Chrysler announced plans to do the same in 2015.

Over the almost fifty years since the tariff was enacted, all the other parts of the tariff have been dropped. Potato starch, dextrin and brandy have been removed from the act. Only light trucks remain.

Wikipedia notes that Harvard’s Robert Z. Lawrence, a professor of International Trade and Investment, “contends the chicken tax crippled the U.S. automobile industry by insulating it from real competition in light trucks for forty years.” The Cato Institute called it “a policy in search of a rationale” in its 2003 study, Ending the Chicken War: The Case for Abolishing the 25 Percent Truck Tariff.

In this study, report author Daniel J. Ikenson notes that domestic producers now control “87 percent of the U.S. pickup truck market.” Its only usefulness now, says Ikenson, is as a bargaining chip in trade negotiations. But since the Japanese already manufacture in the States because of the tariff, that point is virtually moot.

Now in his classic book, Economic Sophisms, Frederic Bastiat tells a fable using the fictional character of Robinson Crusoe. Seems Crusoe was an enterprising fellow and about to cut down a tree with his axe and make a plank. But good fortune smiled on Crusoe and a plank conveniently washed ashore on his little island. A lucky accident? You’d think so, but Crusoe, schooled in the protectionist school of thought and the labor theory of value thought differently.

“If I go to get that plank,” he thought, “it will cost me only the exertion of of carrying it, and the time needed to go down to the beach and climb back up the cliff.

“But if I make a plank with my axe, first of all, I shall be assuring myself two weeks’ labor; then my axe will will become dull, which will provide me with the job of sharpening it; and I shall consume my provisions, making a third source of employment, since I shall have to replace them. Now labor is wealth. It is clear that I shall only be hurting my own interests if I go down to the beach to pick up that piece of driftwood. It is vital for me to protect my personal labor, and now that I think of it, I can even create additional labor for myself by going down and kicking that plank right back into the sea!”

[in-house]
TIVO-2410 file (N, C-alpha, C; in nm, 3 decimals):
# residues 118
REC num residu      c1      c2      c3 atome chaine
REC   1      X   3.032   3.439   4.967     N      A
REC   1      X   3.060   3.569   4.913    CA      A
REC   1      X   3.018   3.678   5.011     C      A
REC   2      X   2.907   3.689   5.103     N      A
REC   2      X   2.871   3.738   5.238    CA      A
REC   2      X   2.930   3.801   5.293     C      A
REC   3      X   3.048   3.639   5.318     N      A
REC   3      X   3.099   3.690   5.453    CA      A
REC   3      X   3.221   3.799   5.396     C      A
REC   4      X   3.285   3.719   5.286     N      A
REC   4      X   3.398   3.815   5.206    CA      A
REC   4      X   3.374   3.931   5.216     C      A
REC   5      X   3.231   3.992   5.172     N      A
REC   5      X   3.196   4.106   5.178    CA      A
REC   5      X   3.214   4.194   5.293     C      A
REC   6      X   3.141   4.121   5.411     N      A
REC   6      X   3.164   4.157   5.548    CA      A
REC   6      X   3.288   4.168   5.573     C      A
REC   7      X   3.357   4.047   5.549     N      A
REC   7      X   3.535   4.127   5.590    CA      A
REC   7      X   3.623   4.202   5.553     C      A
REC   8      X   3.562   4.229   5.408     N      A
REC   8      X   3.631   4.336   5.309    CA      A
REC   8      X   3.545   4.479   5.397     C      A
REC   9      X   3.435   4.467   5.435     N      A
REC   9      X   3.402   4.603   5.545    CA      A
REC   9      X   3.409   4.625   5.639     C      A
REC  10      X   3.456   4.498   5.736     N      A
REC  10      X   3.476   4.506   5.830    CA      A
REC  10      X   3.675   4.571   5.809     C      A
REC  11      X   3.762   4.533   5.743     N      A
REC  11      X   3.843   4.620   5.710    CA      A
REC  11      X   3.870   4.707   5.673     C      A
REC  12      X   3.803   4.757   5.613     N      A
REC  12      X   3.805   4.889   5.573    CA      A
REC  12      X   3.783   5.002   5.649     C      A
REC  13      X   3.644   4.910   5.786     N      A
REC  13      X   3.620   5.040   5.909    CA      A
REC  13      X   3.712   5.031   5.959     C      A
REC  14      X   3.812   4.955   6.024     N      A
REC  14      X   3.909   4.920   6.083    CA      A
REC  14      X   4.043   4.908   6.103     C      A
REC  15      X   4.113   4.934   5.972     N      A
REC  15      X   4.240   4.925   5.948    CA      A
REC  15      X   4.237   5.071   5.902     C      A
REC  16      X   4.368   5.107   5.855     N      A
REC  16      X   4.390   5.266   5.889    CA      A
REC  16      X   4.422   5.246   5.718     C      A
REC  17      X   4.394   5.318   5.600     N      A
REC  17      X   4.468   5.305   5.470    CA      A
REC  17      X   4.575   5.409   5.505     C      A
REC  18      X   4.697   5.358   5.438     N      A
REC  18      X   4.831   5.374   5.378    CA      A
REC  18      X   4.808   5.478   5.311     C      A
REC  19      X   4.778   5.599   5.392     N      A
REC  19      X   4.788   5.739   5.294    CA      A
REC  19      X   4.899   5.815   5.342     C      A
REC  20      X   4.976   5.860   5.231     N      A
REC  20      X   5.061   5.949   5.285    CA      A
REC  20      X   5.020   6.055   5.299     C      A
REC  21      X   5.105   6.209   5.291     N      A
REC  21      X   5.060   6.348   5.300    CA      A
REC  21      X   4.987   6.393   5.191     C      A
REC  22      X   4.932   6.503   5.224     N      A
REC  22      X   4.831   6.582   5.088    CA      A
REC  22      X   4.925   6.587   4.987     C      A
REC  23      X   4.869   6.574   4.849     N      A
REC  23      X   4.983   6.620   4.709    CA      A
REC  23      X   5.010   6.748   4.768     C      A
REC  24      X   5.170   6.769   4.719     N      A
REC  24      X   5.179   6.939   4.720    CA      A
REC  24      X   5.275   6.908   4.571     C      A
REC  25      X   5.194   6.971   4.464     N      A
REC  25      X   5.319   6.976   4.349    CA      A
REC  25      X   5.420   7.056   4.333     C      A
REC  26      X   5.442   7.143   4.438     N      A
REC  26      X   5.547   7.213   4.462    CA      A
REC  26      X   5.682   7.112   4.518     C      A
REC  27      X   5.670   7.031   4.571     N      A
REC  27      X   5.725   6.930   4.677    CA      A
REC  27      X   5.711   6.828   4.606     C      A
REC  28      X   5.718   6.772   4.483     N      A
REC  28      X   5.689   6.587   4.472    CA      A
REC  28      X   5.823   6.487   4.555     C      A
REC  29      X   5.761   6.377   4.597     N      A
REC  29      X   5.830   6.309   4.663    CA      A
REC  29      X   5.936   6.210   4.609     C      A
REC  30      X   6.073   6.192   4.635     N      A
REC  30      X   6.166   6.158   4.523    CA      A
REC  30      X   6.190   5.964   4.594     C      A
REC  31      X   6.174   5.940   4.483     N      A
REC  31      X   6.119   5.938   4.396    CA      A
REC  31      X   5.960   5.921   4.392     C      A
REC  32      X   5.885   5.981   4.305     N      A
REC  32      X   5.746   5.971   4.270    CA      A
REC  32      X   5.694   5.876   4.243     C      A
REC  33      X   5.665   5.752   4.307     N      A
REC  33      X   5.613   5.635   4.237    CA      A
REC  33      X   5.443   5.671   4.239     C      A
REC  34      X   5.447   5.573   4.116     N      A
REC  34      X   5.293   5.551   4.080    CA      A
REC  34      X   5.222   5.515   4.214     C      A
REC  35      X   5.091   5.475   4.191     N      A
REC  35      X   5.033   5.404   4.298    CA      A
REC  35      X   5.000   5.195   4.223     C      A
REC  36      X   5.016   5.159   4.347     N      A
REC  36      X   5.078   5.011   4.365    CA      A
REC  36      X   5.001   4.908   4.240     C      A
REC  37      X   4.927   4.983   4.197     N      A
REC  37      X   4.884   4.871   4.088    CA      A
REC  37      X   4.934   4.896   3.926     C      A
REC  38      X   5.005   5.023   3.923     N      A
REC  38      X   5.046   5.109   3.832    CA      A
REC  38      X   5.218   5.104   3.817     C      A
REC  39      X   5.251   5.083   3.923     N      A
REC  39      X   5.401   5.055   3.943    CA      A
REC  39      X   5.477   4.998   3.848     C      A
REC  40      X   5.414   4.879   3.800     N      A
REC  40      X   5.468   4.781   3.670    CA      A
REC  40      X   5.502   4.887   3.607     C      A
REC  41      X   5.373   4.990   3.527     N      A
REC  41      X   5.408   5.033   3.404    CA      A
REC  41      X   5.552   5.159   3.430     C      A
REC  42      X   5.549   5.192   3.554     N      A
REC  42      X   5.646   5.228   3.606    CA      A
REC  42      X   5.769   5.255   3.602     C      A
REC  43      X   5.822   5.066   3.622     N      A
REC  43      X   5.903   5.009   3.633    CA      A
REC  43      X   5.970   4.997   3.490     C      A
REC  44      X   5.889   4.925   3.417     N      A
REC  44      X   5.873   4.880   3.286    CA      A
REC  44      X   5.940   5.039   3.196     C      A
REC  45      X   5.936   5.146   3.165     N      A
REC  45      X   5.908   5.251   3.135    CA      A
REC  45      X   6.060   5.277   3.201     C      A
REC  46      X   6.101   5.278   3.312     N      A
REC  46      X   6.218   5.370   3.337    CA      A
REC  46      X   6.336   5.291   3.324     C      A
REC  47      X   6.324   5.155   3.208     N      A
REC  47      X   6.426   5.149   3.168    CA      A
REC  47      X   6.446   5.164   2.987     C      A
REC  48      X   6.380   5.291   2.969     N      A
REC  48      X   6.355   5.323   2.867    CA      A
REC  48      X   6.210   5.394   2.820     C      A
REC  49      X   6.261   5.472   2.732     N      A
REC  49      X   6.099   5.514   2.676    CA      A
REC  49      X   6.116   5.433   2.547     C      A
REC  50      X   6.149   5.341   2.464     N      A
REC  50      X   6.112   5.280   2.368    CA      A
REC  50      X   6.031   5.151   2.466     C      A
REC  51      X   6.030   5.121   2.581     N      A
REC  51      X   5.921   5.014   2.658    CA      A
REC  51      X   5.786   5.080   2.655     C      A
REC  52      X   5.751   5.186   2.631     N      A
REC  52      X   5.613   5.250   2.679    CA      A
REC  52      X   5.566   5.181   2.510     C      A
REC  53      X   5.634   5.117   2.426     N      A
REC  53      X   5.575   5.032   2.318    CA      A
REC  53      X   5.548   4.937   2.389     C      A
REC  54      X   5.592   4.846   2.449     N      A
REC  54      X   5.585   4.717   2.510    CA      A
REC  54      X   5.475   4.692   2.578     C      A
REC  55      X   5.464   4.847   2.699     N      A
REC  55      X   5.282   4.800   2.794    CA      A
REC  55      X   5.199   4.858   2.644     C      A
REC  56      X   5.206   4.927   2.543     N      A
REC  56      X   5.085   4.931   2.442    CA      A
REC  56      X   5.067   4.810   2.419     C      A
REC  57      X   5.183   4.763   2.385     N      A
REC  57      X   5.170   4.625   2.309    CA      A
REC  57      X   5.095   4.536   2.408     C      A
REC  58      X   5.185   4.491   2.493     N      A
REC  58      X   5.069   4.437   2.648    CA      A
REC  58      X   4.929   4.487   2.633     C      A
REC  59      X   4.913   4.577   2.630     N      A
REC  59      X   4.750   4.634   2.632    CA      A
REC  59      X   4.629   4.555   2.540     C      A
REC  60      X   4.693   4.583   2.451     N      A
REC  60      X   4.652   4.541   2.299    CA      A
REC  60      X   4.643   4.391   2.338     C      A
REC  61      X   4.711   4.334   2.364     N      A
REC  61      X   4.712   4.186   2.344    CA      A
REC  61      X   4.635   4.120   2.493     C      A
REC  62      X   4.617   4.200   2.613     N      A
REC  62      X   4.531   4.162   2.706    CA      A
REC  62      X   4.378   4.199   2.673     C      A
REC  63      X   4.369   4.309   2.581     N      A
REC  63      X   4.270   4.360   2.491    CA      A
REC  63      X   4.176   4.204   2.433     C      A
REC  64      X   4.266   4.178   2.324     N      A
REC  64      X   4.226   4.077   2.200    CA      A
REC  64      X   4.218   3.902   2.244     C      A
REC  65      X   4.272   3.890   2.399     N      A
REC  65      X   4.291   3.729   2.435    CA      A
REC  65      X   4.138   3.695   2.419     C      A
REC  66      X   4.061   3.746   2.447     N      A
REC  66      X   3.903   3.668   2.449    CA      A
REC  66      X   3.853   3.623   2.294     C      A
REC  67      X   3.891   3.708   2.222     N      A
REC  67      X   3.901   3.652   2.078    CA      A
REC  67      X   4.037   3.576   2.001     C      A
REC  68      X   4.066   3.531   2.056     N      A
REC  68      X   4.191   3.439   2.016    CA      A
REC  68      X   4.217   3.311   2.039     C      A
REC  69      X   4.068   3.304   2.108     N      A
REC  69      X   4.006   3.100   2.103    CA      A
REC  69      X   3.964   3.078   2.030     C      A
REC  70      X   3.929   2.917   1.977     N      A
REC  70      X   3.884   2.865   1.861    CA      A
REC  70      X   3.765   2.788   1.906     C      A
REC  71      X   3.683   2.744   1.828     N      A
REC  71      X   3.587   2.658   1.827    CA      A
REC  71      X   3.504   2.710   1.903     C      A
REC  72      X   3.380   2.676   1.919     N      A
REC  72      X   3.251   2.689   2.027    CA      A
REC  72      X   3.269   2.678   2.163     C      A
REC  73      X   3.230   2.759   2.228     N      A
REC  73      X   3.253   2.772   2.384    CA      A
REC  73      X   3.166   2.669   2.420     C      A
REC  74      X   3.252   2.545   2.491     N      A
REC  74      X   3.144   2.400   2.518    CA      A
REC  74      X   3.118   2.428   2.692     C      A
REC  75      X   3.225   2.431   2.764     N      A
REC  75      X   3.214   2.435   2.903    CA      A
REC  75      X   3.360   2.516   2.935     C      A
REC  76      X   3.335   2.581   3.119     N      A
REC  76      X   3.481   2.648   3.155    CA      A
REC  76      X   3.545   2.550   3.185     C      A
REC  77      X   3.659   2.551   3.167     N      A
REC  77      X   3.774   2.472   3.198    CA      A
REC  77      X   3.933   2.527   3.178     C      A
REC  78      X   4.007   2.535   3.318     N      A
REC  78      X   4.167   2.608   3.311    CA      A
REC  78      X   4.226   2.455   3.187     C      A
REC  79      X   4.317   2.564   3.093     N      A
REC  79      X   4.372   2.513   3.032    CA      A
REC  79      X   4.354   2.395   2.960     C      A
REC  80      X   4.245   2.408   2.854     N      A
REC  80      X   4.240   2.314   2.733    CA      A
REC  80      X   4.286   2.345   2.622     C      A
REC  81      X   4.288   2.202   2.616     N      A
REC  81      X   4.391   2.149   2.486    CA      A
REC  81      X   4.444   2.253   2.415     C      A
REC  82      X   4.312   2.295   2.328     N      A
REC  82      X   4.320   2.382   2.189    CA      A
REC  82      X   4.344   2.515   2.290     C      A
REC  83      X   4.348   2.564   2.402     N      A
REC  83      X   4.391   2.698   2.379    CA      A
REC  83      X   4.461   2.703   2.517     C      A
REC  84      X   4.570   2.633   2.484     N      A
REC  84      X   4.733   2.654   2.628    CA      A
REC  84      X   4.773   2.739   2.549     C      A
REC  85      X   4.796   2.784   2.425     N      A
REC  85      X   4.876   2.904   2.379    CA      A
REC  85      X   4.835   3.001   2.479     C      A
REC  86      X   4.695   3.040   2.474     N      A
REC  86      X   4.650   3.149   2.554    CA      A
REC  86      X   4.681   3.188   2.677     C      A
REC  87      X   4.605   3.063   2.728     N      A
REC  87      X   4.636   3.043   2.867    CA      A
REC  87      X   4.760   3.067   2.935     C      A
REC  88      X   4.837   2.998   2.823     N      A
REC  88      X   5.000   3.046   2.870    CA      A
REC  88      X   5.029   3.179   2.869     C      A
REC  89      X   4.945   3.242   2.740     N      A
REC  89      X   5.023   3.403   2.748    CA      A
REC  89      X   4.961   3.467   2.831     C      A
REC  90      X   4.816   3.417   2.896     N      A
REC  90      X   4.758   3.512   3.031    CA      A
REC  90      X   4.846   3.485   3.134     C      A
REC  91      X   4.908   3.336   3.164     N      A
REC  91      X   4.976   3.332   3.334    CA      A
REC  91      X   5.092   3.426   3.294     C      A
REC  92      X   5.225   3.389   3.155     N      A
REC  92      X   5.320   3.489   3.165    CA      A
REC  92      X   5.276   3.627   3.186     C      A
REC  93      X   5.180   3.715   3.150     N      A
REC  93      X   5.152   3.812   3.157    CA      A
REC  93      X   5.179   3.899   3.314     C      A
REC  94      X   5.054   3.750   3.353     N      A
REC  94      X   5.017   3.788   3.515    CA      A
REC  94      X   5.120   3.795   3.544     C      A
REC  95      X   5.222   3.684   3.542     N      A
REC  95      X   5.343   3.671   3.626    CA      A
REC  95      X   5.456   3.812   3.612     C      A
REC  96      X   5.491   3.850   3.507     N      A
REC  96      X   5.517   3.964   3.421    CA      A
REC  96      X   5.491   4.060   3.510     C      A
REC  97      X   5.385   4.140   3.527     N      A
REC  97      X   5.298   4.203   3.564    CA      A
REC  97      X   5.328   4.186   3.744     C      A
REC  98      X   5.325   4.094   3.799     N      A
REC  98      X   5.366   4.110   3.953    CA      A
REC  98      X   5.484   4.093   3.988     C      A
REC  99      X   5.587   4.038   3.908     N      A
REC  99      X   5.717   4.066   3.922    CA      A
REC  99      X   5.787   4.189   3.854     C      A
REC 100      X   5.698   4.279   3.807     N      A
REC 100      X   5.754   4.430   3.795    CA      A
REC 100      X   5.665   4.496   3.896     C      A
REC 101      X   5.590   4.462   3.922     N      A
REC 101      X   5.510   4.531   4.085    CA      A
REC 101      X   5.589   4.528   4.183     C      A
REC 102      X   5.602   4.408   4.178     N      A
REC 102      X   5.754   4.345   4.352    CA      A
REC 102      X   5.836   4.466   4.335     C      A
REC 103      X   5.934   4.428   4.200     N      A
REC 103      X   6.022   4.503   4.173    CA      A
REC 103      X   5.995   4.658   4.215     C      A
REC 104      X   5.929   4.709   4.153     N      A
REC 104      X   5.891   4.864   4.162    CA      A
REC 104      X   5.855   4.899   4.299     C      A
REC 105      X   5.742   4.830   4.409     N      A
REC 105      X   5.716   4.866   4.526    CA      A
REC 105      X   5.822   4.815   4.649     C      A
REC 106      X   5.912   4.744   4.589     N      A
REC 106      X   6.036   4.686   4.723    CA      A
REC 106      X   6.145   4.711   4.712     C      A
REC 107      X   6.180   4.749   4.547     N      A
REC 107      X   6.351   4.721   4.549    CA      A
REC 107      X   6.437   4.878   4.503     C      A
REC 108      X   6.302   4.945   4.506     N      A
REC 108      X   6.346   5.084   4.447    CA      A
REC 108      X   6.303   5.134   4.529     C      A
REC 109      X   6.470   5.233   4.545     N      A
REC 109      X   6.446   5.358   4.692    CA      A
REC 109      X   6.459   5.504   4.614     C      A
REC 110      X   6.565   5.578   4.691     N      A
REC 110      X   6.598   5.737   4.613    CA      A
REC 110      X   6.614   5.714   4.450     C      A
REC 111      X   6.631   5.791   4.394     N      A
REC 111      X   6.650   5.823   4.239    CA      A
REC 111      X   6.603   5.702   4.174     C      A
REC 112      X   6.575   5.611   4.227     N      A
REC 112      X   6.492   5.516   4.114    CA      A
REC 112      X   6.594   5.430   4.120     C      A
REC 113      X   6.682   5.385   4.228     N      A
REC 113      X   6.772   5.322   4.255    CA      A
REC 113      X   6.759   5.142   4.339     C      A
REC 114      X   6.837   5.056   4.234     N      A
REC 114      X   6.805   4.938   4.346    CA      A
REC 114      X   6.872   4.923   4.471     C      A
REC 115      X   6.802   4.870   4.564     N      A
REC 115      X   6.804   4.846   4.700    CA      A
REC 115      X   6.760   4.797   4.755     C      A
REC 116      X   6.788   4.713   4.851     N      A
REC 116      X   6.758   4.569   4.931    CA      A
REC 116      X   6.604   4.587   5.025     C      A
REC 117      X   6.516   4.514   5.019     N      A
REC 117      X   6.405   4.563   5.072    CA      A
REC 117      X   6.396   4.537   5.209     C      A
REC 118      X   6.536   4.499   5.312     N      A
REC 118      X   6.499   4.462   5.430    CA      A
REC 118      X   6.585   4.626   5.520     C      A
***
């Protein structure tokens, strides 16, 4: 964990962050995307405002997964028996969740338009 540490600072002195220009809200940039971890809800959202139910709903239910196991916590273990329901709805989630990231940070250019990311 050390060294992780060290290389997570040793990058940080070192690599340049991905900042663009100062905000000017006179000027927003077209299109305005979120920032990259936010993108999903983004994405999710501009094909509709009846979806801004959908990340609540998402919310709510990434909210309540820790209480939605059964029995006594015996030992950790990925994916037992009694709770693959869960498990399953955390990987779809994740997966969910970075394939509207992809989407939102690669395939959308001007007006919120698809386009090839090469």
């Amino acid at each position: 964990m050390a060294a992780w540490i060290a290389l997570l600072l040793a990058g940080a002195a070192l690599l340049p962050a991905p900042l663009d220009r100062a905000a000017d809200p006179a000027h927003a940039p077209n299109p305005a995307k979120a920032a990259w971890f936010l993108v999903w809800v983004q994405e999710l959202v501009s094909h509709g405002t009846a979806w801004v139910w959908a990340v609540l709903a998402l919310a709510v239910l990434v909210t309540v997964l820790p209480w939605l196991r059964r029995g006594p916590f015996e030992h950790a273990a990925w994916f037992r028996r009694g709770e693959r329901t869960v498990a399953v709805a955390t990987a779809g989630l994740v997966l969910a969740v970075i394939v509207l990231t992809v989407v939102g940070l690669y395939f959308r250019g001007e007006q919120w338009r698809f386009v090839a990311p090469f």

As absurd as that may seem, when I read about the chicken tax, it made me think of Bastiat’s Crusoe story for the results of the tax are just as absurd.

The chicken tax is an absurdity in an age when free trade has been recognized as beneficial by almost everyone. The people really being hurt by this tax are American and Canadian consumers. Their options are reduced as some European manufacturers like Volkswagen don’t even bother trying to sell Amoraks or other light trucks here. And prices are higher than they should be as Ford and others actually engage in destruction – kicking the planks back – because of this tax.

That the other aspects of this tax have been repealed and only light trucks remain covered by it is absurd. That the tariff is ten times the normal tariff rate is absurd. That even American companies like Ford are engaging in wanton destruction to avoid the tax is absurd. And that the tax on light trucks came about because of graft in the Lyndon Johnson administration is criminal.

If there is anything good about this tax, it is that it is great fodder for an absurdist comedy and stand-up comedians. It needs to be ridiculed for the ludicrous outrage it is.

This article was previously published at The Jolly Libertarian on January 12th and in edited form at the Foundation for Economic Education as Chicken Tax Makes Trucks Expensive and Unavailable on January 16th. This version retains most of the language of the original but adapts a major change which moved the Crusoe story towards the end of the article.